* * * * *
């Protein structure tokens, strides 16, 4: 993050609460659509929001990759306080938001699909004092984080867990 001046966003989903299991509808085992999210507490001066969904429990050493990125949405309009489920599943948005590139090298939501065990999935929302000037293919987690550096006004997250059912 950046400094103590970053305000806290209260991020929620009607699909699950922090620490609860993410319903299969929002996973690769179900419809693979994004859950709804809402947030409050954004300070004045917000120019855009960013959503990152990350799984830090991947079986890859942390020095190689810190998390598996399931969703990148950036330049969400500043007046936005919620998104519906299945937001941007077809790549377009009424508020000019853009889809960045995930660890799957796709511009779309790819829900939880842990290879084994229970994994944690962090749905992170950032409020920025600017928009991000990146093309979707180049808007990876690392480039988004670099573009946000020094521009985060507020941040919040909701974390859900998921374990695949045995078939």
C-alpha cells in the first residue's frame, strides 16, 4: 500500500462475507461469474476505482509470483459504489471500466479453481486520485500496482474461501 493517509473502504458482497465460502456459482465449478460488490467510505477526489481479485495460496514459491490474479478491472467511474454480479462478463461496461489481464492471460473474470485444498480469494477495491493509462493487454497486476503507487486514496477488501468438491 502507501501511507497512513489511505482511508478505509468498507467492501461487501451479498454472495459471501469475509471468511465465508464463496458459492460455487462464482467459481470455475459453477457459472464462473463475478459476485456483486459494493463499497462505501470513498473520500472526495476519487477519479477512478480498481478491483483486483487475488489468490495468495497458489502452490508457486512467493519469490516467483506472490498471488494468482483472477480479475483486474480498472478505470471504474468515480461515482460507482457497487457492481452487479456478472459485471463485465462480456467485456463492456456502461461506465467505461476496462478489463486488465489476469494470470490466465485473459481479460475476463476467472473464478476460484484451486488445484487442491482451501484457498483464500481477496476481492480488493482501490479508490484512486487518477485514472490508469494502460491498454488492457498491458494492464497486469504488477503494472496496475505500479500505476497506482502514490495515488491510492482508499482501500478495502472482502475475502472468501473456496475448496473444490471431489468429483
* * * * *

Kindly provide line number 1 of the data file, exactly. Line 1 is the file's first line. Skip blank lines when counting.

């Protein structure tokens, strides 16, 4: 993050609460659509929001990759306080938001699909004092984080867990 001046966003989903299991509808085992999210507490001066969904429990050493990125949405309009489920599943948005590139090298939501065990999935929302000037293919987690550096006004997250059912 950046400094103590970053305000806290209260991020929620009607699909699950922090620490609860993410319903299969929002996973690769179900419809693979994004859950709804809402947030409050954004300070004045917000120019855009960013959503990152990350799984830090991947079986890859942390020095190689810190998390598996399931969703990148950036330049969400500043007046936005919620998104519906299945937001941007077809790549377009009424508020000019853009889809960045995930660890799957796709511009779309790819829900939880842990290879084994229970994994944690962090749905992170950032409020920025600017928009991000990146093309979707180049808007990876690392480039988004670099573009946000020094521009985060507020941040919040909701974390859900998921374990695949045995078939």